In the clip, Mrs. Osteen implores the audience to “realize that when we obey God, we’re not doing it for God… we’re doing it for ourselves.” As her proud husband nods approvingly, Osteen continues. “Do good for your own self. Do it because God wants you to be happy. When you come to church, when you worship Him, you’re not doing it for God, really — you’re doing it for yourself, because that’s what makes God happy. Amen?”
Amen! What wonderful blasphemy! Worship God for yourself. Do good works for yourself. Take up your cross, suffer the slings and arrows of the Enemy, and die with Christ for yourself. (OK, she didn’t say that last part, but only because the Osteens have a strict “don’t talk about Jesus” preaching policy).
In more primitive times they burned heretics at the stake. Now we greet the blasphemers with . . .
Time to rethink the difference between worship and ‘National Holidays’
Proving that my grandfather was right when he told me I don’t have the sense God gave baby chickens, I’d like to say a few words on the slightly controversial subject of flags in the sanctuary. Three words, to be precise: take them out. Or, leave them out. Whichever you prefer.
Having perhaps won that bid for your attention, allow me to elaborate. Many churches believe that displaying the American and Christian flags in the sanctuary honors both God and our country, placing love of country within the context of love of God. Flags in the sanctuary can also represent the freedom we enjoy to worship as we feel led, and they can help us remember those who died in defense of that and our other freedoms. All of these are unequivocally good and worthy goals. I want to be entirely clear on that point: when Christians display their country’s flag in the sanctuary, it is because they want to say things that we as Christians need to say.
We just need to find another way to say them.
Why? Because the sanctuary is where worship takes place, and we need to remember the reason we come together for Christian worship in the first place. Worship is that moment when we devote our whole selves to God, when we set aside the distractions of the week and focus our attention solely on God. For that period we seek God and God alone, forgetting all the other things that compromise our mindfulness of God’s presence the rest of our time.
When we decide what symbols to place in the sanctuary, we ask whether they will contribute to that mindfulness. Actually, the church has had a majority and a minority opinion on this question. The majority point of view—embodied in the great Gothic cathedrals of medieval Europe—says that we place symbols of Christian faith in the sanctuary to help focus our minds and hearts on God. Elements like crosses, doves, and the various Trinitarian symbols serve as visual and tactile reminders of God’s presence in our midst.
The Church in general and Christians in particular have made many mistakes. But if you are going to criticize Christianity, stick to the facts. Here are eight myths about Christianity that are common.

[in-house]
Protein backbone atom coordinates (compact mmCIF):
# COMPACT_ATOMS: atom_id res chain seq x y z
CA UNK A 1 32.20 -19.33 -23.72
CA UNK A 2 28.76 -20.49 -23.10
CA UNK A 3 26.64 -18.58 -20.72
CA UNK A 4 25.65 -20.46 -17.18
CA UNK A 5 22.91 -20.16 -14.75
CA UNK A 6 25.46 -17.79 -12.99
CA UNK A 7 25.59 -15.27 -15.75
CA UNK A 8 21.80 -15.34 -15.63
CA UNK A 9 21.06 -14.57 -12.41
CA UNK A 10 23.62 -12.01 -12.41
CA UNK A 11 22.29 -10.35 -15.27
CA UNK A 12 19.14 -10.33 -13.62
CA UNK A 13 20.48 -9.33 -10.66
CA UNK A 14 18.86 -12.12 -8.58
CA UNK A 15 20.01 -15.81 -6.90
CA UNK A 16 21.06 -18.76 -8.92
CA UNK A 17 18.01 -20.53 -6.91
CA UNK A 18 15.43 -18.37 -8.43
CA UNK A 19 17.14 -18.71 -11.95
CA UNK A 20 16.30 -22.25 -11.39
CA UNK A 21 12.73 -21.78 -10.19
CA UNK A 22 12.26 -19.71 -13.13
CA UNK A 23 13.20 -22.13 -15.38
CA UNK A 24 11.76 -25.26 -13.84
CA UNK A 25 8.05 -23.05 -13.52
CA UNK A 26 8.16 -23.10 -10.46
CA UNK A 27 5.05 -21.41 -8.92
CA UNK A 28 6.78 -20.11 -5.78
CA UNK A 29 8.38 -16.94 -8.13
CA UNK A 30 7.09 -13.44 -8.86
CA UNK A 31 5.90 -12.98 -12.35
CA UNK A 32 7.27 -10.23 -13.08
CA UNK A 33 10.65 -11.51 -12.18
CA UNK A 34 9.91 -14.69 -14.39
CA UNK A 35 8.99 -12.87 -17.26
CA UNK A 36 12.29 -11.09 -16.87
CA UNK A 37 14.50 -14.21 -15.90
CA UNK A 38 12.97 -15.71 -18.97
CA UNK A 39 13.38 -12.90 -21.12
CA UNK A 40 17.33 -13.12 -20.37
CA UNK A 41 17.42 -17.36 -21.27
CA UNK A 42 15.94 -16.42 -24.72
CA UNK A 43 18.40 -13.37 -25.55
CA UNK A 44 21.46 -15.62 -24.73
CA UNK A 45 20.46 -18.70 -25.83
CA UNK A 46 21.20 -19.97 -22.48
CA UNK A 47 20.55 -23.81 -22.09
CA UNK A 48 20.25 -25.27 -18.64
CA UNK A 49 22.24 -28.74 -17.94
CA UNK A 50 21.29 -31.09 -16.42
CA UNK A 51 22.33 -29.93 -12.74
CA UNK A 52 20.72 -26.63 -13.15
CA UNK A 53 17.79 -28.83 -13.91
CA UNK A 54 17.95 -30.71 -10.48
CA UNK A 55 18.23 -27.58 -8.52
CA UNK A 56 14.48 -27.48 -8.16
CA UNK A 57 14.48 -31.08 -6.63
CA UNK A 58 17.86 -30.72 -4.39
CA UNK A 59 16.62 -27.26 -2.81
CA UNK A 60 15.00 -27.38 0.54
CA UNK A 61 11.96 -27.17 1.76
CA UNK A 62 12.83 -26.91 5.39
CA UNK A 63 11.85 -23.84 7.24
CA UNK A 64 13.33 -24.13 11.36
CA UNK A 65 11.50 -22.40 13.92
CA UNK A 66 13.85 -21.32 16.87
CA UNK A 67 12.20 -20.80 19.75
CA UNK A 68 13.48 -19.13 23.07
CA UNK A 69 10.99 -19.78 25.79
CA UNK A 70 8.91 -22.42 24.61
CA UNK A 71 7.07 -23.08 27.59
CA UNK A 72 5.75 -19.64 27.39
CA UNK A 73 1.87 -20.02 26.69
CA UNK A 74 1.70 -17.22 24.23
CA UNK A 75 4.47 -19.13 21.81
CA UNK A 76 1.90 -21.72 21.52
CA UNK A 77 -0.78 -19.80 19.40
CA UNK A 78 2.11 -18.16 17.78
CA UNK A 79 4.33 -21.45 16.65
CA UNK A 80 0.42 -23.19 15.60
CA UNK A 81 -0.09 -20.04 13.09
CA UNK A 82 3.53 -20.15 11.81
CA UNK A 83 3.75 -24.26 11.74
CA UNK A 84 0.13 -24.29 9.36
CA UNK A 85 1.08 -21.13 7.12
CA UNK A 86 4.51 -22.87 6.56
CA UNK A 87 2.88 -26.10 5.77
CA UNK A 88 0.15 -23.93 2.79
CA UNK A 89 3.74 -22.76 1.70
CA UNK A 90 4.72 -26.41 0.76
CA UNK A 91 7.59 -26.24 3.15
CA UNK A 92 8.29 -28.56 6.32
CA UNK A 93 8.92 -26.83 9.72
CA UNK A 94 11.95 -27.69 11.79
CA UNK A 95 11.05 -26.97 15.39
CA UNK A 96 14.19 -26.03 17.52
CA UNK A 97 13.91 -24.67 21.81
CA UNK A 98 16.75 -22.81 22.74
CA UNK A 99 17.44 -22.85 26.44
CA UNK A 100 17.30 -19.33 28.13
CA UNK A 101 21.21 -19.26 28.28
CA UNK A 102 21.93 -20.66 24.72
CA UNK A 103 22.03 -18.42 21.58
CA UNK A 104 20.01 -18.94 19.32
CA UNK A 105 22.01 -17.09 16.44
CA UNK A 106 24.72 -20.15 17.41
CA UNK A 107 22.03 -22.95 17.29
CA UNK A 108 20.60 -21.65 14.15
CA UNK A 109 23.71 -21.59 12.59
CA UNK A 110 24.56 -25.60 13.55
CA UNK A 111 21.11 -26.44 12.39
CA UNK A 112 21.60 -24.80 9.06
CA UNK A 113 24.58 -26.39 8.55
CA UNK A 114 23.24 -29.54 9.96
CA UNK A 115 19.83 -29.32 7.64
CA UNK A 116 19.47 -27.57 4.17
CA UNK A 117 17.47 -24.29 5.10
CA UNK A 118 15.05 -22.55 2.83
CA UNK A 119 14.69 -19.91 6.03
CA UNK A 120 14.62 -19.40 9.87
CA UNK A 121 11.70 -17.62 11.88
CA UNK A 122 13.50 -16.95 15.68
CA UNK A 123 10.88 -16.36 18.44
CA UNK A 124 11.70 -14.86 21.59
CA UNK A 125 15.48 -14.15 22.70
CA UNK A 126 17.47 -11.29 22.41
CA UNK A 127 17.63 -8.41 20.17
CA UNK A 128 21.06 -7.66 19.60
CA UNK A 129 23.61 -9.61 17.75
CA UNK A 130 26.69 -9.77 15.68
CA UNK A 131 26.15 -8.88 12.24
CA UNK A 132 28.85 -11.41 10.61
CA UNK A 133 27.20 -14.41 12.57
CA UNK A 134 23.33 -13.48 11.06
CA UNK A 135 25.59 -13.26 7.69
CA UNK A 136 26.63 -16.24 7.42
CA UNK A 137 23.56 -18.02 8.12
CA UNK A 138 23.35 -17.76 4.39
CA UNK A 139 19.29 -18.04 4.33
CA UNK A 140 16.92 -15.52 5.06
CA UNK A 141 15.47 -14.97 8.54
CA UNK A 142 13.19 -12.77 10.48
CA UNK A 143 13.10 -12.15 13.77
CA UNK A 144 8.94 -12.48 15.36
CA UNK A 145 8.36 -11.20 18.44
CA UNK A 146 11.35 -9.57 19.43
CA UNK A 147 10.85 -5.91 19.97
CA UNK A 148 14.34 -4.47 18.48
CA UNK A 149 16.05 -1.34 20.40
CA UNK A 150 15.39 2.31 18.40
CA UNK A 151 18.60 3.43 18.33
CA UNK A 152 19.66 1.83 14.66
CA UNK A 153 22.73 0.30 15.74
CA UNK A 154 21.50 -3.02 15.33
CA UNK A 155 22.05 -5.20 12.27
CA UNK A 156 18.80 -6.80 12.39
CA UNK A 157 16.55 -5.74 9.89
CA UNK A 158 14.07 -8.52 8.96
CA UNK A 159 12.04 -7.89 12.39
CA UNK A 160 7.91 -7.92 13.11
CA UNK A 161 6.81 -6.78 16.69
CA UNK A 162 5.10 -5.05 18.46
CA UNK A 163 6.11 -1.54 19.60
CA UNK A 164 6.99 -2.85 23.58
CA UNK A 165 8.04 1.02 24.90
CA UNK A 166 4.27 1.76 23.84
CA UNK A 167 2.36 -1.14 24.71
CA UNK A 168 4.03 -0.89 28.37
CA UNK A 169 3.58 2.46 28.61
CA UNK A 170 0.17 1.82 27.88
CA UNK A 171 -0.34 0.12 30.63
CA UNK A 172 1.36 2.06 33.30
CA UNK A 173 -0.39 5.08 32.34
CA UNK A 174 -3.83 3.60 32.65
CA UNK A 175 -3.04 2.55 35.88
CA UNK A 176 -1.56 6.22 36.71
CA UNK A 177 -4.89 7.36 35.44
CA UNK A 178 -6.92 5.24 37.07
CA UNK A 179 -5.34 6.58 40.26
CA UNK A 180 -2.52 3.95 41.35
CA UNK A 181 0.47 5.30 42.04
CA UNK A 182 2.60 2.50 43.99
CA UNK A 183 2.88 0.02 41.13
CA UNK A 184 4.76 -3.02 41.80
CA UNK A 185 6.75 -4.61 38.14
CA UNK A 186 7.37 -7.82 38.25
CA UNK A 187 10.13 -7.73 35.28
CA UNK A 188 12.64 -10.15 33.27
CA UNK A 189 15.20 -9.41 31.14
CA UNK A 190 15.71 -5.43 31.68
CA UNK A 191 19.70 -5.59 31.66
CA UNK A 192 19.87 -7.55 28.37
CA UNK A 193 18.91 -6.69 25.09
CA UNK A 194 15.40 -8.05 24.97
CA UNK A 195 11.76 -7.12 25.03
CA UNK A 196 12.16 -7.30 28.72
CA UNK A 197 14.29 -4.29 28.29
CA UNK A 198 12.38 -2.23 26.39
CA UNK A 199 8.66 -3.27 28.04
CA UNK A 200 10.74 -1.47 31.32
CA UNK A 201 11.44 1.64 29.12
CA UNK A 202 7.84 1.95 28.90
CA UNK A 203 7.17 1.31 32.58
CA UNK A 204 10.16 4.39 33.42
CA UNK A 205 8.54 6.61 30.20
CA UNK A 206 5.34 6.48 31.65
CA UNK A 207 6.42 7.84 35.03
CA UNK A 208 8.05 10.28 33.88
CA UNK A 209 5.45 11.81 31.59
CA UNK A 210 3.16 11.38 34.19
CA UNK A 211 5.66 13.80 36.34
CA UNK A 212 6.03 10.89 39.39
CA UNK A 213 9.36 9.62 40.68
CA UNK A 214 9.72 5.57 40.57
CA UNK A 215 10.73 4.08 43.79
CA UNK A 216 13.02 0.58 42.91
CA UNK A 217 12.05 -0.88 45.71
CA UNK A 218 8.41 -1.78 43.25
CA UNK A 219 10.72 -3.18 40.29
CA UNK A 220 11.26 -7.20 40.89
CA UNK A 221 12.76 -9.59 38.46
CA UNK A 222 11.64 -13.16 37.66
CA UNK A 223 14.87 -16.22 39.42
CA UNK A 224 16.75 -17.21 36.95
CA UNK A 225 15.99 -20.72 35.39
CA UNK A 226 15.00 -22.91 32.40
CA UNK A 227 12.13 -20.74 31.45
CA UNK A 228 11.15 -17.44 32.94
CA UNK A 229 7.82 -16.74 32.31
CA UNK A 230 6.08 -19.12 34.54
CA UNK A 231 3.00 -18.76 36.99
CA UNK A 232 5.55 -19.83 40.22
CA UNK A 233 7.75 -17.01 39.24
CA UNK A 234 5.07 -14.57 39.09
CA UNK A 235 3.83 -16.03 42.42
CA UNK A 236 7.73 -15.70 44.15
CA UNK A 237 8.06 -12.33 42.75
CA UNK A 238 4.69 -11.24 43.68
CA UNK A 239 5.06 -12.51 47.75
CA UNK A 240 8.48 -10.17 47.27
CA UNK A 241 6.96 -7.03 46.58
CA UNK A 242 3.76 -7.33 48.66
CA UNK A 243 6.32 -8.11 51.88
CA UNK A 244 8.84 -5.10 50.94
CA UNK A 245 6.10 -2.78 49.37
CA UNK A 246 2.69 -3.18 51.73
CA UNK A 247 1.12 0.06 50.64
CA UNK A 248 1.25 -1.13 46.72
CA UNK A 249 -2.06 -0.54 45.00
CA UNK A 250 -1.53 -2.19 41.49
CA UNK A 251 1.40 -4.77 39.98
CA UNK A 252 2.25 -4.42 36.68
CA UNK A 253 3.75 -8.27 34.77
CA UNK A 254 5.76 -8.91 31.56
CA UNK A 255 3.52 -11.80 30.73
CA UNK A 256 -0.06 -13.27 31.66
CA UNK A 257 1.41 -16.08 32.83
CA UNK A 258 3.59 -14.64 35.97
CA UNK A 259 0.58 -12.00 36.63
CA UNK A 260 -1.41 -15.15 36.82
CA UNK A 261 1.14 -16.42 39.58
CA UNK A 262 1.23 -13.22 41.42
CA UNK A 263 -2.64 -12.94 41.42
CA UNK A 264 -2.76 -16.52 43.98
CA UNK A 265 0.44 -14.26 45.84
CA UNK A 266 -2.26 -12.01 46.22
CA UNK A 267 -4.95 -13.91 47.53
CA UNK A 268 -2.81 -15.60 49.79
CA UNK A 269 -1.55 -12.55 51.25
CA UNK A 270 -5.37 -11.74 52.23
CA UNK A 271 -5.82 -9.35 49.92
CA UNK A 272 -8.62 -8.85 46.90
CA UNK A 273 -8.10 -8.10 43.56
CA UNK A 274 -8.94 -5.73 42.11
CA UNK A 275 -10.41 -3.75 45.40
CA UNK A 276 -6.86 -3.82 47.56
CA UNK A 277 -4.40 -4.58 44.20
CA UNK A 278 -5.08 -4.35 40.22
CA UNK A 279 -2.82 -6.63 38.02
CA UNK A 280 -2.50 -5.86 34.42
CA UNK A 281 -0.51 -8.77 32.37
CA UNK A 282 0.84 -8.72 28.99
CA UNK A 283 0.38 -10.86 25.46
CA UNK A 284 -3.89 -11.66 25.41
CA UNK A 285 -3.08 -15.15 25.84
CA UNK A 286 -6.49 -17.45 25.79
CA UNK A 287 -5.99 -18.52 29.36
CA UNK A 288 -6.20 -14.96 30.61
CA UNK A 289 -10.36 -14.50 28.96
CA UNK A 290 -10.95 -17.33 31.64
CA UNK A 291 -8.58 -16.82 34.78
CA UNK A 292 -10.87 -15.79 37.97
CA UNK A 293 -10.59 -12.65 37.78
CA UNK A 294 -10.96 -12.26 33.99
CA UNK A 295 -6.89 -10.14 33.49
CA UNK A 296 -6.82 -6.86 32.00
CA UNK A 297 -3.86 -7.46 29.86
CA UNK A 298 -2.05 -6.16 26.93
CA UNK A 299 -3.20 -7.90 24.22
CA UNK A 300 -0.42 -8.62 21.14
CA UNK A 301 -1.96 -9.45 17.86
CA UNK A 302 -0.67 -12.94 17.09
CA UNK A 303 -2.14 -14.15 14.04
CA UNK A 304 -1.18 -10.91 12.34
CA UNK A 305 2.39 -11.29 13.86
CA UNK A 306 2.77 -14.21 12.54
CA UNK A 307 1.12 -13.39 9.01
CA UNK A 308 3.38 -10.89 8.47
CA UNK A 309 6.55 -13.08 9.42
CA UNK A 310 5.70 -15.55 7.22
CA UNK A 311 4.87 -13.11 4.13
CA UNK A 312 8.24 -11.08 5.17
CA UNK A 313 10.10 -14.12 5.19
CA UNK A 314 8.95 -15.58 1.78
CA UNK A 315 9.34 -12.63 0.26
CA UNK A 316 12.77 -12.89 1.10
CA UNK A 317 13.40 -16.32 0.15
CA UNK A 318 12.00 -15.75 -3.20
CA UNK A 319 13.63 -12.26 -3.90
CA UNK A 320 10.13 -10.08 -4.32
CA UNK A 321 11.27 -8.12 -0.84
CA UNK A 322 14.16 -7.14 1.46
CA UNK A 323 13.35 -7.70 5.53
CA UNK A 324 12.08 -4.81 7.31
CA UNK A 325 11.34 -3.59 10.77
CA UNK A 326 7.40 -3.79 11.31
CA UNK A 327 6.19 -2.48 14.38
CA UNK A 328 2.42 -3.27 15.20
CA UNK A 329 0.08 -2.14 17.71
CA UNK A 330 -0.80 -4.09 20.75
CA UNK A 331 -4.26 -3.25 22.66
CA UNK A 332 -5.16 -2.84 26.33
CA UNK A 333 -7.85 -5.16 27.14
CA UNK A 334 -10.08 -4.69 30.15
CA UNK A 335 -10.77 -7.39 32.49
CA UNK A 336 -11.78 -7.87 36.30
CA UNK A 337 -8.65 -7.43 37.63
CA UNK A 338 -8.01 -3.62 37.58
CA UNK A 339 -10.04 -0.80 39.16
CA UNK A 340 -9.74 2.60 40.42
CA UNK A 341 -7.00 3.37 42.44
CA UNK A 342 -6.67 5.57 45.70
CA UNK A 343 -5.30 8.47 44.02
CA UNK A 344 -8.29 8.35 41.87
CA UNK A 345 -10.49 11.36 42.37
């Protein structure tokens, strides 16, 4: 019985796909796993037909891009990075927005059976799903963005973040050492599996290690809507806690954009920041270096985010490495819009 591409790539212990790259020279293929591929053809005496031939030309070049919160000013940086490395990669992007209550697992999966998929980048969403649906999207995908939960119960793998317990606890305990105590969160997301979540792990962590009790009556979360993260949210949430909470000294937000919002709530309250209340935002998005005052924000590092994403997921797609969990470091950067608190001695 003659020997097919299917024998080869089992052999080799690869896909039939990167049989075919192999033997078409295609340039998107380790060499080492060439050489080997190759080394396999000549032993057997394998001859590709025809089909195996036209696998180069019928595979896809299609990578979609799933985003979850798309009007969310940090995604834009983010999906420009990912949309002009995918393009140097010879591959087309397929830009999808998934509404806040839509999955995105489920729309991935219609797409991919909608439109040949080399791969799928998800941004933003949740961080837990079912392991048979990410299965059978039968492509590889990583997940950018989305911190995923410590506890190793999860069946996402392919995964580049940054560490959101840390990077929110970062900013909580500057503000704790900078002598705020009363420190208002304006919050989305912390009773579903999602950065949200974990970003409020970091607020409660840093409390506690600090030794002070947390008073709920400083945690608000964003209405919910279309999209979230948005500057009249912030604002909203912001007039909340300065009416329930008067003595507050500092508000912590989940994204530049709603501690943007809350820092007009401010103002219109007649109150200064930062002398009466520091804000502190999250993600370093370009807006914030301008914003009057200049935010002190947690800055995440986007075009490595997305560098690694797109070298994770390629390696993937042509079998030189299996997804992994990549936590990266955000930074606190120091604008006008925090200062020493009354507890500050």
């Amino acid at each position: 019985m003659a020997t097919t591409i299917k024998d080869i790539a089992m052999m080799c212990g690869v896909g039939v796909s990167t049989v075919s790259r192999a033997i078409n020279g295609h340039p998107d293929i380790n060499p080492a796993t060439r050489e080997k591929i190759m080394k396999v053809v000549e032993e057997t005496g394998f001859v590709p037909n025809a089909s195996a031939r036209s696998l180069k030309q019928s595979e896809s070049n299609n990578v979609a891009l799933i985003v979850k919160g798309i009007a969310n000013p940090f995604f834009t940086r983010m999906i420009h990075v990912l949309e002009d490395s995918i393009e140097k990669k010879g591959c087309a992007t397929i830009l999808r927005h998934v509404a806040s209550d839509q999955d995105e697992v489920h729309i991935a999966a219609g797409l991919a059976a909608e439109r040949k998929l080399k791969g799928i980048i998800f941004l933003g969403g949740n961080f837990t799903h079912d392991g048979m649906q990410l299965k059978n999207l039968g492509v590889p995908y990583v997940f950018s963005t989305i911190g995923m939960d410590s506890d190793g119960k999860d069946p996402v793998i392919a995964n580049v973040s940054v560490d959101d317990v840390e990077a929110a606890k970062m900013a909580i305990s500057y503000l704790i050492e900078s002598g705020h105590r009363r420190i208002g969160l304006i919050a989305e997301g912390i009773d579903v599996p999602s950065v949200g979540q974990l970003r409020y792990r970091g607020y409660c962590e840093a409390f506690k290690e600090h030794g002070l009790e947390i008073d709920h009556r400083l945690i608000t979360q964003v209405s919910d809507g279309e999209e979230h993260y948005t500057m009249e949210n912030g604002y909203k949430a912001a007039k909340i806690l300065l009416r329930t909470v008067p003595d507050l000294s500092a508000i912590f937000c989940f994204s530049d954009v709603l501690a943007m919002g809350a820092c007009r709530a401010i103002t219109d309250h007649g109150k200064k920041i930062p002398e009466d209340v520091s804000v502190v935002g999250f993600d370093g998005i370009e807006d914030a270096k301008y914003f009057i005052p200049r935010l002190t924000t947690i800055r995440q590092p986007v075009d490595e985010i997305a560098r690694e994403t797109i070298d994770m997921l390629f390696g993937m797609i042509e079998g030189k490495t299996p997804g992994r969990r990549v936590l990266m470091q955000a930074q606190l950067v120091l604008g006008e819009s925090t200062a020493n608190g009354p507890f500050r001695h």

Religious wars have killed more people than any other cause.
Christianity is anti-science.
Christianity is anti-reason.
Christians interpret the Bible literally.
Christians hate all non-Christians.
Christians want to force everyone to live a Christian lifestyle.
All Christians are hypocrites.
Christians do good deeds because they are afraid of hell.
YOU HAVE NO doubt been reading (or hearing) about a little theological dust storm stirred-up about Tullian Tchividjian.
Tullian have been carrying the cross of being accused of being antinomian for a long time, but these last few weeks the controversy regarding his teaching has really started to heat up. The source of the latest accusations seems to come from Dr. Mark Jones, who has written a book on the subject: Antinomianism: Reformed Theology’s Unwelcome Guest?
After Dr. Jones threw-out the accusation that ole Tullian’s rhetoric has “antinomian tendencies,” (my interpretation of Dr. Jones comments), and after Dr. Jones posted Tullian’s Trench on reformation 21 blog, the proverbial SKUBALON hit the fan!
As a reformer, I understand the importance of understanding law/gospel in proper balance, but right now, I am so envious of Tullian that I can’t stand it! I will repent of this sin later because I have used up my Three Free Sins a long time ago.
I am envious of Tullian because I think that he has been accused of being an antinomian when he is NOT, and to be falsely accused of this heresy is a badge of honor. I should make a T-Shirt for Tullian that says, “Accused of being Antinomian, and Proud of IT!” I would wear it.
I think when one has been accused antinomianism when you are not is when you get true Christianity. My daily goal is to be accused of being an antinomian, when I am NOT, and I know it is tight rope that I have to walk because slightly swaying to right (legalism), or to the left (antinomianism) is HERESY! And that is theologically dangerous.
Because of this controversy, I started to watch YouTube videos of Tullian’s sermons and conferences speeches, and after I watched the speech posted below this post, my reaction to Dr. Jones (and his theological circle) was, “Antinomian? My ass!” Tullian REALLY gets law and gospel better than most “Christians.”
With all due respect Tullian’s critics like Dr. Jones, they haven’t really listen to him, or you are picking and choosing his statements to spin their criticism to promote their books and blog post.
PLEASE WATCH THE VIDEO BELOW, IN ITS ENTIRELY!
I think most will conclude that Tullian is NOT an antinomian.